When the state gave a green light to the reconstruction of Ballona Wetlands in December of 2020, part of that approval was the Environmental Impact Report required to consider the factors involving the wildlife, both flora and fauna.
Nature photographer Jonathan Coffin found something significant at the wetlands, “A Crotch’s Bumble Bee visiting a Sour Fig ice plant flower along the Ballona roadside.” This specific bee is a species on the endangered list of the International Union for the Conservation of Nature. “It’s not a federally protected endangered species, but it does have an international [protected] status.”
Coffin could be credited with a crucial discovery. “It matters because the current EIR for a massive earth moving project missed the presence of this Endangered Bee which they should have known was there. What else did they miss?”
His discovery of the bee was confirmed by entomologist John Asher on iNature, an app sponsored by NatGeo. Asher confirmed the species and the date of April 19, 2021 was recorded for the site. Coffin has been looking for the bee for many years, along with other species he has been photographing in the wild.
“I’ve known the Crotch’s Bumble Bee had been recorded at Ballona in the past by reading the 1981 Los Angeles County, Biota of the Ballona Region. That report by Ralph Shreiber is a more extensive survey of the insect life at Ballona. The Crotch’s Bumble Bee wouldn’t have been on the IUCN Red List as endangered when it was recorded in the early 80’s at Ballona.”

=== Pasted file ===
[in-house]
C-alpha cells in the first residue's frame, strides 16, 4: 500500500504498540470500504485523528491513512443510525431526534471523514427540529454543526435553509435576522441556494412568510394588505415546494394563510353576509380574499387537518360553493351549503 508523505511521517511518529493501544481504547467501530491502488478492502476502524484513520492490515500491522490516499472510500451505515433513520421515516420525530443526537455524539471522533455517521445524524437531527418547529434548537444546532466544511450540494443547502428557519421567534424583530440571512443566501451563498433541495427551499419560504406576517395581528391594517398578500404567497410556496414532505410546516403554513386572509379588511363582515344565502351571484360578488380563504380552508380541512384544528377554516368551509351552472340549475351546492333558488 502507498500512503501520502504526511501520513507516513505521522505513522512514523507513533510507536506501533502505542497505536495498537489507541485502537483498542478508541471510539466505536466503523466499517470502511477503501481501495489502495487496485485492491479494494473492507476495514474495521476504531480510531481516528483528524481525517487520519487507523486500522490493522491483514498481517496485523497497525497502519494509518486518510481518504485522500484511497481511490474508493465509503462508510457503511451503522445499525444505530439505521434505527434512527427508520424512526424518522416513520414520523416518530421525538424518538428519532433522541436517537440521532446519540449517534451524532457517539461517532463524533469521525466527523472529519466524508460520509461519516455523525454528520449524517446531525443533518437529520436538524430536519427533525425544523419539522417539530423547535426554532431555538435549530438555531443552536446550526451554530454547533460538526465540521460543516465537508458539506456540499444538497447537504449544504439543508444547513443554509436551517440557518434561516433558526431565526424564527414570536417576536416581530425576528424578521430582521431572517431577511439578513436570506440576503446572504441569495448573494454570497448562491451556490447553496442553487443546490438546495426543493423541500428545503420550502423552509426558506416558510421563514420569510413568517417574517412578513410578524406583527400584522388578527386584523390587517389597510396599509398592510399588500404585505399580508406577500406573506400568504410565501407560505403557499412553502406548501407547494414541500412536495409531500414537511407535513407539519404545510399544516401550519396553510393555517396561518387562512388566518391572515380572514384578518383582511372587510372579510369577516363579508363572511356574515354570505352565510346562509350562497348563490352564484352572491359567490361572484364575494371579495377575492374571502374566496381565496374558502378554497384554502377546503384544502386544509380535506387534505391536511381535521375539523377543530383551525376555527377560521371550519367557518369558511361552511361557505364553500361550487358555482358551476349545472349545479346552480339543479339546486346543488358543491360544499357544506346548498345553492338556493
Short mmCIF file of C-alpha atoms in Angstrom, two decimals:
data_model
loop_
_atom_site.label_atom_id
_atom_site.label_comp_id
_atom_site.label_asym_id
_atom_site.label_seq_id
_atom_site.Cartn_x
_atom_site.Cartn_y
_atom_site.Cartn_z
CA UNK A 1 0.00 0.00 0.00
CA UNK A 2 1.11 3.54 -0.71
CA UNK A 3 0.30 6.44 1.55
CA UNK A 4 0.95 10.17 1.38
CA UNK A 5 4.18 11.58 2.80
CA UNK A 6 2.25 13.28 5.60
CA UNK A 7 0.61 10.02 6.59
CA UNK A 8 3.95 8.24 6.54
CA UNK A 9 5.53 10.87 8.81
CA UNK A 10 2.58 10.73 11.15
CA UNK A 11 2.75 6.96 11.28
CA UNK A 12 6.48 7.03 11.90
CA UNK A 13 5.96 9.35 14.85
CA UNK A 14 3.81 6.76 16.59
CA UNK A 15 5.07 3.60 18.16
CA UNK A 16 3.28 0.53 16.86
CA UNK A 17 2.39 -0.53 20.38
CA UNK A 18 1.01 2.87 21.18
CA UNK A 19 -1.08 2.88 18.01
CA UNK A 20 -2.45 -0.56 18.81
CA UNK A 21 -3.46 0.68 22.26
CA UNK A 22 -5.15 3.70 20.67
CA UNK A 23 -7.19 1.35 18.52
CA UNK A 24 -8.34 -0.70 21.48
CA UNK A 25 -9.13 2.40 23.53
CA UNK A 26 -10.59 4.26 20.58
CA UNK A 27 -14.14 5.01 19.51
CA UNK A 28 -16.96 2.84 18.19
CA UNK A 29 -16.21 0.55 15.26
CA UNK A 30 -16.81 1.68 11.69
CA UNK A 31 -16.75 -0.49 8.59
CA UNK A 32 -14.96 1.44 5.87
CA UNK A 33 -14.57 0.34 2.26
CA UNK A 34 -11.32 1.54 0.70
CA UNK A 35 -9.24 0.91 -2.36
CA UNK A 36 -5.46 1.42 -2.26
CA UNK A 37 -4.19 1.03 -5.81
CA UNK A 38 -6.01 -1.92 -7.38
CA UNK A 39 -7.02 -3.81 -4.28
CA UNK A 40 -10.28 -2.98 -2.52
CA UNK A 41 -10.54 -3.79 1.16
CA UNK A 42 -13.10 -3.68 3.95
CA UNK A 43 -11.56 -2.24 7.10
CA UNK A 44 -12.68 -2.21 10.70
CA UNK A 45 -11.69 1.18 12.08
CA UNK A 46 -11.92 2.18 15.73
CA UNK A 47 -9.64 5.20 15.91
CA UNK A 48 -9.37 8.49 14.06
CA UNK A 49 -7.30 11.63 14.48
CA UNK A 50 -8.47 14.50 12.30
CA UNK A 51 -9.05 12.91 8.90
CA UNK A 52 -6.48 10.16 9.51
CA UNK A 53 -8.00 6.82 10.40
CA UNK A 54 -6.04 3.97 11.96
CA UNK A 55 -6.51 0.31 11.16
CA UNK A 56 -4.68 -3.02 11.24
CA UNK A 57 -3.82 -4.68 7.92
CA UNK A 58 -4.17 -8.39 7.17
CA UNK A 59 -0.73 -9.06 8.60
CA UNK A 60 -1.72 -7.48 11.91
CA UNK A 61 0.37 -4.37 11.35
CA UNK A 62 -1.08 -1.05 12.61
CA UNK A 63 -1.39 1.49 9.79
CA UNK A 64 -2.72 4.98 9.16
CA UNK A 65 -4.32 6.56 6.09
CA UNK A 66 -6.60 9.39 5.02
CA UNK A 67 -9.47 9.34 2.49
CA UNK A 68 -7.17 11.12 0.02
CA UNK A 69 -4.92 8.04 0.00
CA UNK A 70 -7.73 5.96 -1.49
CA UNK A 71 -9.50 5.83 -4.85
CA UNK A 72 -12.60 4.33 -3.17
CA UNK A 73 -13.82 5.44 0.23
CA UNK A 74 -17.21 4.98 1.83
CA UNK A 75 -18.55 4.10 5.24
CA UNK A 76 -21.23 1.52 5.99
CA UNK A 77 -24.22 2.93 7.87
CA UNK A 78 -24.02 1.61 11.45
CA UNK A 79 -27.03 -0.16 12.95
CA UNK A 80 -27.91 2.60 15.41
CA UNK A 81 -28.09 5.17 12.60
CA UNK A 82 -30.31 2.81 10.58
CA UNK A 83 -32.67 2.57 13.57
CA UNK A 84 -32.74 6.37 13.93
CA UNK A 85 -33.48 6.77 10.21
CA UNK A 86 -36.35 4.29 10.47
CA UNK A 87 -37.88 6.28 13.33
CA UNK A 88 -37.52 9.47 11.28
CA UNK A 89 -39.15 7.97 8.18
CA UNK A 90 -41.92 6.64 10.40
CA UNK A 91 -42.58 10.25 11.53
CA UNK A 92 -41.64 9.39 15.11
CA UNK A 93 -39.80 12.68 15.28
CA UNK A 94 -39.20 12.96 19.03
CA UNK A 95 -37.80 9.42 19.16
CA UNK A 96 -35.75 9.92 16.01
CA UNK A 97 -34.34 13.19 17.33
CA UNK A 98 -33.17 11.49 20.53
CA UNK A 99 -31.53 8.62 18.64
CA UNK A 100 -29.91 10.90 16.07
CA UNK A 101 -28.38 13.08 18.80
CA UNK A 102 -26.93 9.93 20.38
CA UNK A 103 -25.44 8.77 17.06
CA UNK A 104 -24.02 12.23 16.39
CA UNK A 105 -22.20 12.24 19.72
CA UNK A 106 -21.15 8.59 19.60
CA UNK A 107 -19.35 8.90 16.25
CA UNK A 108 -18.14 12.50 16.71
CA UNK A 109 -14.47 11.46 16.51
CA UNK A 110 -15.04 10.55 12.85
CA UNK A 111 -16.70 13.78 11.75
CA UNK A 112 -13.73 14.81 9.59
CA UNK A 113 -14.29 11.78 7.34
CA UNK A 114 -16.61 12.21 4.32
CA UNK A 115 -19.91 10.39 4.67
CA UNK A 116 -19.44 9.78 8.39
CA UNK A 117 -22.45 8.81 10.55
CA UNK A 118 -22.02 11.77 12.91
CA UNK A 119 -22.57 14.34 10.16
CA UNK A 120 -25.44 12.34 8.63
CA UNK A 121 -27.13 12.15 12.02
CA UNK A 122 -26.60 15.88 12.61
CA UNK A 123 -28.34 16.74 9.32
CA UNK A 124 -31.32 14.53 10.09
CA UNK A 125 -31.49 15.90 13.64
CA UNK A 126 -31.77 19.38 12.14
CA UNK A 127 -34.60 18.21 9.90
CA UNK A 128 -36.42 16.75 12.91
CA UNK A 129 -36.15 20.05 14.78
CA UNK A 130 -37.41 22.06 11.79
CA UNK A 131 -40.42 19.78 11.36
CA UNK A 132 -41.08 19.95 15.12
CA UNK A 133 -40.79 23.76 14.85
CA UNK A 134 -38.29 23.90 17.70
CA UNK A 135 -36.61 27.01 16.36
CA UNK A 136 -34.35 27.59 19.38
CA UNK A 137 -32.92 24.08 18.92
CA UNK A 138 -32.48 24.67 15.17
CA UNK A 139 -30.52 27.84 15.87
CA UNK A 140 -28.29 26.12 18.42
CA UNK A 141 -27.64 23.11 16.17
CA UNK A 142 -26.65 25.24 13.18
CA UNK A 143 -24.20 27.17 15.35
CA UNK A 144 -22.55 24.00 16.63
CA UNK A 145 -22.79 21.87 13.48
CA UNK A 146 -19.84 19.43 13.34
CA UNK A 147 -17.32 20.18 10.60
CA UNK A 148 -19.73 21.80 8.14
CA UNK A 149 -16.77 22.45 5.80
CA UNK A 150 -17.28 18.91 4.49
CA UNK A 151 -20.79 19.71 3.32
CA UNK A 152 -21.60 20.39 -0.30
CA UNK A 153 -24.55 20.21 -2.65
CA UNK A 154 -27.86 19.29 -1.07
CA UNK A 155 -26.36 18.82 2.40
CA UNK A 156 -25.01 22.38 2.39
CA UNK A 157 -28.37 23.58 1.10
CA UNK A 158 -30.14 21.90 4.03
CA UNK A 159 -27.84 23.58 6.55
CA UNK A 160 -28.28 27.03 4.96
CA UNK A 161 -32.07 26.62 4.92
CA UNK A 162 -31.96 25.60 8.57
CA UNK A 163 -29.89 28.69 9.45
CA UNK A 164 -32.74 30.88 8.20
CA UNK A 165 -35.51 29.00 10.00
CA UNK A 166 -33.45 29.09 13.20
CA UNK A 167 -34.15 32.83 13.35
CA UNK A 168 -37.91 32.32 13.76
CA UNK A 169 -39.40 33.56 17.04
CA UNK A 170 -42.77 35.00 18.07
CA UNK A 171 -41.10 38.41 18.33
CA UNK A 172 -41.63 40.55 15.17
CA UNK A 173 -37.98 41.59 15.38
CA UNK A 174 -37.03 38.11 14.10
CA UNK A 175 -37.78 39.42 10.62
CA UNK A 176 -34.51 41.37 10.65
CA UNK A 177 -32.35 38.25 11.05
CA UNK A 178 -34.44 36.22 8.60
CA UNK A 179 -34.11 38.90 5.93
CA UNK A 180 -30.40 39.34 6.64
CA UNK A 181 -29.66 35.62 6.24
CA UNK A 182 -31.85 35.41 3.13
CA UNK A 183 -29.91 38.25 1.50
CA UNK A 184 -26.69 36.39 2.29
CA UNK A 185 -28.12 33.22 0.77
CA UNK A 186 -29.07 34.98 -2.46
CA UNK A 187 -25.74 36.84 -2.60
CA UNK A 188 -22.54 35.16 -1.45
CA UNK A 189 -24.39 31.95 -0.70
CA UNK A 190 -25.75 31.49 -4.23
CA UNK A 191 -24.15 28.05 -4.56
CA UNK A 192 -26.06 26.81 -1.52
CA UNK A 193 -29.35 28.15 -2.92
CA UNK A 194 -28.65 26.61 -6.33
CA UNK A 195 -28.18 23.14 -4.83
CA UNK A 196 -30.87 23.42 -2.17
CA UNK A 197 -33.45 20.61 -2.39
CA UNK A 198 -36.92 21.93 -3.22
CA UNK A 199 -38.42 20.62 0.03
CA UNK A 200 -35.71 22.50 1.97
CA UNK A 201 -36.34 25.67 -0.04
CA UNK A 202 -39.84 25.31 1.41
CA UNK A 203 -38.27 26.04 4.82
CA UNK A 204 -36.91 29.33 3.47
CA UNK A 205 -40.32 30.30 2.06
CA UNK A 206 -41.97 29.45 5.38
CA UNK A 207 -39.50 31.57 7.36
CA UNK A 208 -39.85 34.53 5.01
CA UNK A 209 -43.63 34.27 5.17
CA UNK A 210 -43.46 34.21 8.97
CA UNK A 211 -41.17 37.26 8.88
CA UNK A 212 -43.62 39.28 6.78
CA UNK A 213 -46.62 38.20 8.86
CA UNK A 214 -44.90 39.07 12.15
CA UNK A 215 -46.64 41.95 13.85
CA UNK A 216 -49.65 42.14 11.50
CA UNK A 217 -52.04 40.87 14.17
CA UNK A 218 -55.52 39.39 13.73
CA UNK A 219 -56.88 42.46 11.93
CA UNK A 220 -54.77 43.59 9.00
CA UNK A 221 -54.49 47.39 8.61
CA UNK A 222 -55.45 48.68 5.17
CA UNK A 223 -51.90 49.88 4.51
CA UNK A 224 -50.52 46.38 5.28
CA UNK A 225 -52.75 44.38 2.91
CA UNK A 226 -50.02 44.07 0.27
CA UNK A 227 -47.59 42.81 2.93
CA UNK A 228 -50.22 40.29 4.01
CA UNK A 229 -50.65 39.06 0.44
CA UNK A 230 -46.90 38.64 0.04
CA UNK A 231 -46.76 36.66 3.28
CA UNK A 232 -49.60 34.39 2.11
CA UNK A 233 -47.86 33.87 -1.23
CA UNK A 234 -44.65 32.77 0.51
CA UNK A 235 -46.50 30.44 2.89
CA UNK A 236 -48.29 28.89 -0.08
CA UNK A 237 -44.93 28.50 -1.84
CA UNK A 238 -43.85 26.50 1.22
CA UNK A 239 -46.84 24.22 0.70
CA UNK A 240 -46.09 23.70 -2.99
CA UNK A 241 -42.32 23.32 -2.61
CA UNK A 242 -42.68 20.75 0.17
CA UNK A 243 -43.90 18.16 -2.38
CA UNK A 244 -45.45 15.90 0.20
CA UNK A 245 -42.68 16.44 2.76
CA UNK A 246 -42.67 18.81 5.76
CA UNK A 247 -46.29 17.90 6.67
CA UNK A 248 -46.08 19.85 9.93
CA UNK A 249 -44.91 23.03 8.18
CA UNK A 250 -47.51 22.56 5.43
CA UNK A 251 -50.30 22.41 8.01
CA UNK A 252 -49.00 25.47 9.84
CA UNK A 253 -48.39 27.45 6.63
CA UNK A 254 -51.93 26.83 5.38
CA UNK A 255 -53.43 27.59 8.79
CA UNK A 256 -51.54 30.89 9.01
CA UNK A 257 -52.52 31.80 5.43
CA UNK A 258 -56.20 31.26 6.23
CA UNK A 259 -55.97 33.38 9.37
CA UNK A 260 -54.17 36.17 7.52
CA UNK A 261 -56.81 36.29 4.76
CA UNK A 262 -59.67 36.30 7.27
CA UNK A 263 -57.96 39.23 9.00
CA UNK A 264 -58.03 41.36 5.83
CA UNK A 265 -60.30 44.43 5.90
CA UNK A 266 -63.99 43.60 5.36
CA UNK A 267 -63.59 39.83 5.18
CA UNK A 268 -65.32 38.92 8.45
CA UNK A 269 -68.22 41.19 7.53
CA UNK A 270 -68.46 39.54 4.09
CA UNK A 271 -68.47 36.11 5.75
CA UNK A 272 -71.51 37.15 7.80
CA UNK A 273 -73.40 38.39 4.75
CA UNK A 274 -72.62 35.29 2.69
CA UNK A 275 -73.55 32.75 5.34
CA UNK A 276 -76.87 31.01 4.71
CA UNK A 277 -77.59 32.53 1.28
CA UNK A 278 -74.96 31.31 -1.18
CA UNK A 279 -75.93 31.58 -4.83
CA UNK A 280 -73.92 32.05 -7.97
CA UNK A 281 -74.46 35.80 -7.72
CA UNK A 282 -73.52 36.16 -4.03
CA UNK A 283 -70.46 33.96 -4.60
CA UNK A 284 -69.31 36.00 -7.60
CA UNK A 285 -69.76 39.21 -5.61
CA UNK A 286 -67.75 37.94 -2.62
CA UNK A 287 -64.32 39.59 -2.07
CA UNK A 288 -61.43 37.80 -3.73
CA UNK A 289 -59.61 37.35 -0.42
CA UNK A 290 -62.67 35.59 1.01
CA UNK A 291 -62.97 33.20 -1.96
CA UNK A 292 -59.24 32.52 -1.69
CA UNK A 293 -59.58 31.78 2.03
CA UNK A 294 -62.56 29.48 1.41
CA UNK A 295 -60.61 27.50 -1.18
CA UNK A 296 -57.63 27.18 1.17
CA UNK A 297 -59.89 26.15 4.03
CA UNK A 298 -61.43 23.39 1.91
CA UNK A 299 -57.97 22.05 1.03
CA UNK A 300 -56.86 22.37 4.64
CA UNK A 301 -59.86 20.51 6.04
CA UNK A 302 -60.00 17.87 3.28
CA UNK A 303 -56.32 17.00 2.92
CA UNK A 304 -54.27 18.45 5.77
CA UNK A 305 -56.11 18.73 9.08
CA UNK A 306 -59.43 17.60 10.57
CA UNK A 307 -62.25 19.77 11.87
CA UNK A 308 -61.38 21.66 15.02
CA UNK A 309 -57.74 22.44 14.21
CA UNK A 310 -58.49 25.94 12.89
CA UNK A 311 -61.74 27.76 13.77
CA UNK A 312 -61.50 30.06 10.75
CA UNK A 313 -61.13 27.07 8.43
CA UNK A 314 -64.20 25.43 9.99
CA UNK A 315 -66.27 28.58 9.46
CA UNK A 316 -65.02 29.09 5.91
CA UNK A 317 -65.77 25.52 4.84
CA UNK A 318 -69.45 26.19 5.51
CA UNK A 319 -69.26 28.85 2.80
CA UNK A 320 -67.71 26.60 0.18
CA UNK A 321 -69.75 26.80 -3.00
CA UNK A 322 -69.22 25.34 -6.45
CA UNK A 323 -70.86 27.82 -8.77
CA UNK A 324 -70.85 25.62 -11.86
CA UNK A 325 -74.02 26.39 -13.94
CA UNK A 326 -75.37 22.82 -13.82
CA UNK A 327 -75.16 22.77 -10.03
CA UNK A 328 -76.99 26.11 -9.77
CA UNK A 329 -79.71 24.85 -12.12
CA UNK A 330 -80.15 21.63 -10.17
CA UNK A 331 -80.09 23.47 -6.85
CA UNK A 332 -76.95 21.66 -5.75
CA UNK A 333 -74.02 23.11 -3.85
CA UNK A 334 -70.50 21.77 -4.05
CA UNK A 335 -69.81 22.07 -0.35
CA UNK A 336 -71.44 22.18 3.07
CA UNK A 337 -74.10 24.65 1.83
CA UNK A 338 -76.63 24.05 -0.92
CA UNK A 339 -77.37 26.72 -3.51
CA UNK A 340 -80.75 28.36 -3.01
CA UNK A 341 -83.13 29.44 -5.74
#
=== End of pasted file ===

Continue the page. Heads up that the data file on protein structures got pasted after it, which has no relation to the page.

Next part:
The controversy over how Ballona should be moved into recovery, with major engineering and redesign or with milder removal of non-native plants and re-landscaping is the point of multiple lawsuits currently in process by the Sierra club and other environmental entities. The approval given by the State of California in December is the point of contention.
Restoration Ecologist Dr. Margot Griswold called the discovery of the bee “significant, because this species was previously documented in surveys conducted in the early 1980’s within the area. Thus, this species persists over at least 40 years within what is left of the historic Ballona Wetlands. The existing biodiversity of the wetlands needs to be valued, and perhaps, should be enhanced and rehabilitated rather than engineered away.”
Coffin hopes that his discovery can have a positive impact. “Once I learned this was correct I went through my archive of photos and found a photo I had taken back in May 2020 which was also the Crotch’s Bumble Bee. So I have photos of two consecutive years of Crotch’s Bumble Bee on the Ballona Wetlands which demonstrates a continuity of presence with the earlier 1981 Shreiber Report. I think the IUCN Endangered Crotch’s Bumble Bee discovery today is important because it demonstrates how the current EIR recently released for a massive project is lacking in protecting existing biological conditions of Ballona today. The Crotch’s Bumble Bee is out of sight and out of mind for protection. What else are we missing?”
Judith Martin- Straw
Photo Credit – Jonathan Coffin